And thus we have the last, definitive word on alignments from Michael Moorcock who is responsible for the original set up (tho’ not what TSR did with it).  I thought you might like the quote.

Gygax appears to have taken this criticism to heart, and so used this article to expand the scope of alignment in his game. He notes, “Had I the opportunity to do D&D over I would have made the whole business very much clearer by differentiating the four categories, and many chaotic creatures would be good, while many lawful creatures would be evil.” Well a new edition would be coming out within the year, giving him the opportunity to do just that. And even before then, this article allows him to preview what alignment would become for D&D afterwards.

What all of this has to do with the planes should be obvious to anyone into Planescape, as the outer planes’ cosmology is based upon this alignment system. If that was the only link, this would still be a relevant article, but much to my surprise we’re also left with this table I’ve included below, which specs out the game’s early version of the planes in relationship to their alignments. 

The original Great Wheel cosmology

None of this is remarked upon in the article. We’re left wondering what the Abyss is and how this differs from Hell, likewise what exactly we’d find in Paradise but not Elysium. Yet we are nonetheless told that they are different, that these outer planes define the universe in a way never shown before. This, so far as I can find, is the first true cosmology for the game, and while it’s not at all detailed, it’s still influential. While the upper planes in particular wouldn’t quite stick with this conception (also: Godling?), only two of these eight planes would change between this proto-cosmology and the great wheel we’d all come to love, or at least prefer to whatever the hell fourth edition was up to.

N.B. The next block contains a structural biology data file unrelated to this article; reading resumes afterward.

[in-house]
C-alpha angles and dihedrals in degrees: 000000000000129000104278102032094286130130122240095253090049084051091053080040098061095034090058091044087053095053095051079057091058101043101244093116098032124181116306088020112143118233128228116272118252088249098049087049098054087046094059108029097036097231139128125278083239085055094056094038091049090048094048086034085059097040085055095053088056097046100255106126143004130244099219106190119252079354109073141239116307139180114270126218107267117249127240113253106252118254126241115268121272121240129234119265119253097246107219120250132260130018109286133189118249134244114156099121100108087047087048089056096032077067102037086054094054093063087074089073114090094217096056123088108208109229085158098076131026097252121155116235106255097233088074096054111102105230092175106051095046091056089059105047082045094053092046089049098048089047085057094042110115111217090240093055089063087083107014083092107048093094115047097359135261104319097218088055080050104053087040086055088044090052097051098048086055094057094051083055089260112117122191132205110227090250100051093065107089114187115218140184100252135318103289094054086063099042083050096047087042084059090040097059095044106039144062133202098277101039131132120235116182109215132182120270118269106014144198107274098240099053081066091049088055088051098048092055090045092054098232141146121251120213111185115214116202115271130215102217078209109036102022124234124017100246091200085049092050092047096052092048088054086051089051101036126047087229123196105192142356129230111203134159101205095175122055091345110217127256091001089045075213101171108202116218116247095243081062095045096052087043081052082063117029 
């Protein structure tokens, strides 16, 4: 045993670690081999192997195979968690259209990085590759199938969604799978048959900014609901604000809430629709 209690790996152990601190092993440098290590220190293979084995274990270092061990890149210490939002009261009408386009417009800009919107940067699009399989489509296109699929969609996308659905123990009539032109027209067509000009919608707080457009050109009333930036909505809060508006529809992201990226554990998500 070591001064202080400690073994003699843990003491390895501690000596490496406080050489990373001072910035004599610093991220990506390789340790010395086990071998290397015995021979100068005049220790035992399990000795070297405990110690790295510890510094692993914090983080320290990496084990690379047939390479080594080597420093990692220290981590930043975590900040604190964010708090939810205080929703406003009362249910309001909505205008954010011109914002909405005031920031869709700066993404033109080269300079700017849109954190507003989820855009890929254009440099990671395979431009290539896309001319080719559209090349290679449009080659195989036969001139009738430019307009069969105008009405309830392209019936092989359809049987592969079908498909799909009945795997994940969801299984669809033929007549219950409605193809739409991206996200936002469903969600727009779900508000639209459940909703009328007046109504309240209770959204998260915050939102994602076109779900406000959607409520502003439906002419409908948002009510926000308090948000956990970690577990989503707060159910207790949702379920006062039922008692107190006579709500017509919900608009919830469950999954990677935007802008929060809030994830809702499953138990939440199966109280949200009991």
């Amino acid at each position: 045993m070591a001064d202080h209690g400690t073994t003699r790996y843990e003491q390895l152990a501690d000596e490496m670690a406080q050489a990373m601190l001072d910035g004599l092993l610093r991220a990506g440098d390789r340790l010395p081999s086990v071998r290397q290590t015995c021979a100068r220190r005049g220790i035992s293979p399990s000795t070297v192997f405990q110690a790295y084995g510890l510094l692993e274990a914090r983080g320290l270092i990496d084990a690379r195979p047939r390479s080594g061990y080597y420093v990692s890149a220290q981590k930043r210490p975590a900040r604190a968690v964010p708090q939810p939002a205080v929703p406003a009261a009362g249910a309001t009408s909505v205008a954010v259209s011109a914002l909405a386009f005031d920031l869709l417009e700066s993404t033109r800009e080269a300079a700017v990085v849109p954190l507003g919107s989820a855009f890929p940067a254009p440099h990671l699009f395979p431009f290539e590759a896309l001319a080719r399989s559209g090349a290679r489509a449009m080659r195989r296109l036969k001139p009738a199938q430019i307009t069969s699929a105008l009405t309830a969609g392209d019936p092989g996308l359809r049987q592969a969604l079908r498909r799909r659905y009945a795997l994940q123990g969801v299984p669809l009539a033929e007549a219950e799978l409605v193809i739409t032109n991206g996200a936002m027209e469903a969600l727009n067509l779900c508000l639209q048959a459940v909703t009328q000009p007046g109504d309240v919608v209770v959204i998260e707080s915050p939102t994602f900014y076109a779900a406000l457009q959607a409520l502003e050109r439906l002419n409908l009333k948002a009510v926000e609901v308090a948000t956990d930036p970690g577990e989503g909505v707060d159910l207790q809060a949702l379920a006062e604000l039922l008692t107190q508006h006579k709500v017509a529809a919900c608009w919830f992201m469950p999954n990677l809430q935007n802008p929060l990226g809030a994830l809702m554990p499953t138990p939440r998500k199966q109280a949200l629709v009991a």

As some final notes about this subject, it seems that Stephen Marsh had quite a large effect on emphasis D&D placed on the planes in general. It was his conception of a mystic for a character class that became the game’s first version of psionics, and his version of this class was as to allow people to play as a person “that could teleport to various planes of existence via mental powers.” This helps explain why Eldritch Wizardry off-handedly includes these snippets about planar travel that seemed so out-of-place at the time.

Marsh’s interest on the other planes didn’t abate. While he only briefly worked for TSR (instead he went on to law school), he continued corresponding with Gygax and proposed writing a hardback rulebook titled The Planes of Existence. Unfortunately, when Gygax was forced out of the company, this book was thrown to the wayside as well. I would love to learn how much Marsh’s version of the planes remained when Jeff Grubb became the author of the Manual of the Planes, but perhaps we’ll never know. While Marsh saved much of his writing from back then, his papers were snatched up in an eBay auction years ago and since then seem to have disappeared. Sadly, as far as information about its contents goes, this ancient thread is all of the information I’ve been able to find.